Subcritical Fluid Extraction
Subcritical Fluid is used to retain essential oils terpenes
Subcritical Extraction produces a lighter colored extract, fewer waxes and resins, and retains significantly more volatile oils
Subcritical Fluid Extraction (ASE | PSE)
Subcritical fluids are fluids which are compressed below their critical temperatures, yet kept in the liquid state and used above their boiling points with the use of pressure.
Subcritical fluids are also referred to as hot liquid solvents or pressurized liquid solvents, and the process can be referred to as PSE or ASE (pressurized or accelerated solvent extraction).
The solvent power of subcritical fluids is dependent on the temperature utilized, while unlike in SFE, pressure changes have a negligible effect on the resultant solvent properties. Therefore, temperature helps to increase solvency, while pressure is used to help retain the liquid state of the fluid.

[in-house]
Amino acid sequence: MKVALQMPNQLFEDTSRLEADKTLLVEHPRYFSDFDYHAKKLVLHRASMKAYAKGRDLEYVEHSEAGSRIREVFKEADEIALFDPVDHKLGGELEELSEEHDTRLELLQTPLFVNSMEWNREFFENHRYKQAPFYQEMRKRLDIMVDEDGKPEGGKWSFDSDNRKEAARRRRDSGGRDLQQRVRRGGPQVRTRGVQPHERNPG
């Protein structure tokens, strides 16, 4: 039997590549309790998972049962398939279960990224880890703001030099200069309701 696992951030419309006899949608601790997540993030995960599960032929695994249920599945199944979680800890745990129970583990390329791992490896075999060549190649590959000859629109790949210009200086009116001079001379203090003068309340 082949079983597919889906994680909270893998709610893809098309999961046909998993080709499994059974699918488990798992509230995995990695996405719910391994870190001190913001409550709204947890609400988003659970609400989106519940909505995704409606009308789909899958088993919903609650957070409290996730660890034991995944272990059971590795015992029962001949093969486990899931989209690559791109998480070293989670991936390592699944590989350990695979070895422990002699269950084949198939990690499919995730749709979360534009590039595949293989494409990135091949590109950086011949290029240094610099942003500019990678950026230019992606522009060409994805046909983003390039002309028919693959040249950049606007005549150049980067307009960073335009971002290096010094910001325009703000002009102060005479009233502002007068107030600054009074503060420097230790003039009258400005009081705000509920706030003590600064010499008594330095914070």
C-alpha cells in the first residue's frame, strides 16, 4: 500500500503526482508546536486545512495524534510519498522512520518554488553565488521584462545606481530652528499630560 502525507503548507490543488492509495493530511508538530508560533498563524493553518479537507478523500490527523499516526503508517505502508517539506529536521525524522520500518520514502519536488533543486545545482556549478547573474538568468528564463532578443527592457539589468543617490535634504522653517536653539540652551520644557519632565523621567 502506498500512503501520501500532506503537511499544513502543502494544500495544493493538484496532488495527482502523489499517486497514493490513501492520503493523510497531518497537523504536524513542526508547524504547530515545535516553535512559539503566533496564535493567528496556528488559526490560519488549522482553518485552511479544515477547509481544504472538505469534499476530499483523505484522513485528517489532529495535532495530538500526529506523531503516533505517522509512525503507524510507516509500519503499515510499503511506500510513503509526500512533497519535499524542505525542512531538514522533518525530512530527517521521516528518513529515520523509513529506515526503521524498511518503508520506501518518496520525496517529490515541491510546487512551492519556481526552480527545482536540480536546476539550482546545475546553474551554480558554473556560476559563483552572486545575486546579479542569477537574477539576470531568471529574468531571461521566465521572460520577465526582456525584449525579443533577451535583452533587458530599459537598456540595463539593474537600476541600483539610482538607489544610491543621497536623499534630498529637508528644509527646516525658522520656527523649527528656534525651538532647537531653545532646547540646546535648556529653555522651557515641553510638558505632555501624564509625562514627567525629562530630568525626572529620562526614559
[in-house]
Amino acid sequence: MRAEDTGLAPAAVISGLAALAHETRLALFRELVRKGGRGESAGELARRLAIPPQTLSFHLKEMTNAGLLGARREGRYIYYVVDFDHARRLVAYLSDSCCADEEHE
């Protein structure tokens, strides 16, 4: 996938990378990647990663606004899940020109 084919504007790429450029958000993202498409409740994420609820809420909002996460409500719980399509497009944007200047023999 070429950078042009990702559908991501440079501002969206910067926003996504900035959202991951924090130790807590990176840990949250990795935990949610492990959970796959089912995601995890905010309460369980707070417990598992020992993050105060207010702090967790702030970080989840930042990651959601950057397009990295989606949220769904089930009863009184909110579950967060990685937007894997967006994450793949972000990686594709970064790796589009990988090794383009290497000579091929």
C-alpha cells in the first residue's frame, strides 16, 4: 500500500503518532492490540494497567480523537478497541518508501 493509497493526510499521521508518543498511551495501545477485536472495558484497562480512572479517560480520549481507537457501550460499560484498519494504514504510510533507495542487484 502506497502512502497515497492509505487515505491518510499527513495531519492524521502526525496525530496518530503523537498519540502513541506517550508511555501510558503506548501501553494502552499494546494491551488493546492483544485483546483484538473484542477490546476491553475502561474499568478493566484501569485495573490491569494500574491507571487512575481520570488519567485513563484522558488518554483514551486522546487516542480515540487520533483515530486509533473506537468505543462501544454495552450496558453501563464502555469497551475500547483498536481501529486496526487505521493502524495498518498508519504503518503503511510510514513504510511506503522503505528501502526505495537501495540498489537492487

Preserve Sensitive Compounds
Subcritical extractions at low temperature and low pressure take more time but they can be used to retain the essential oils terpenes and other sensitive chemicals within the plant.
Subcritical CO2 extraction is generally preferred because it produces a lighter colored extract, fewer waxes, and resins, and retains significantly more volatile oils compared to supercritical CO 2 extraction. Subcritical extraction methods, in comparison, are slower and produce smaller yields as less of the plant matter gets used.
Following a subcritical run with a supercritical extraction is a preferred methodology, scrubbing the matrix of any remaining valuable compounds and achieving a full-spectrum extraction.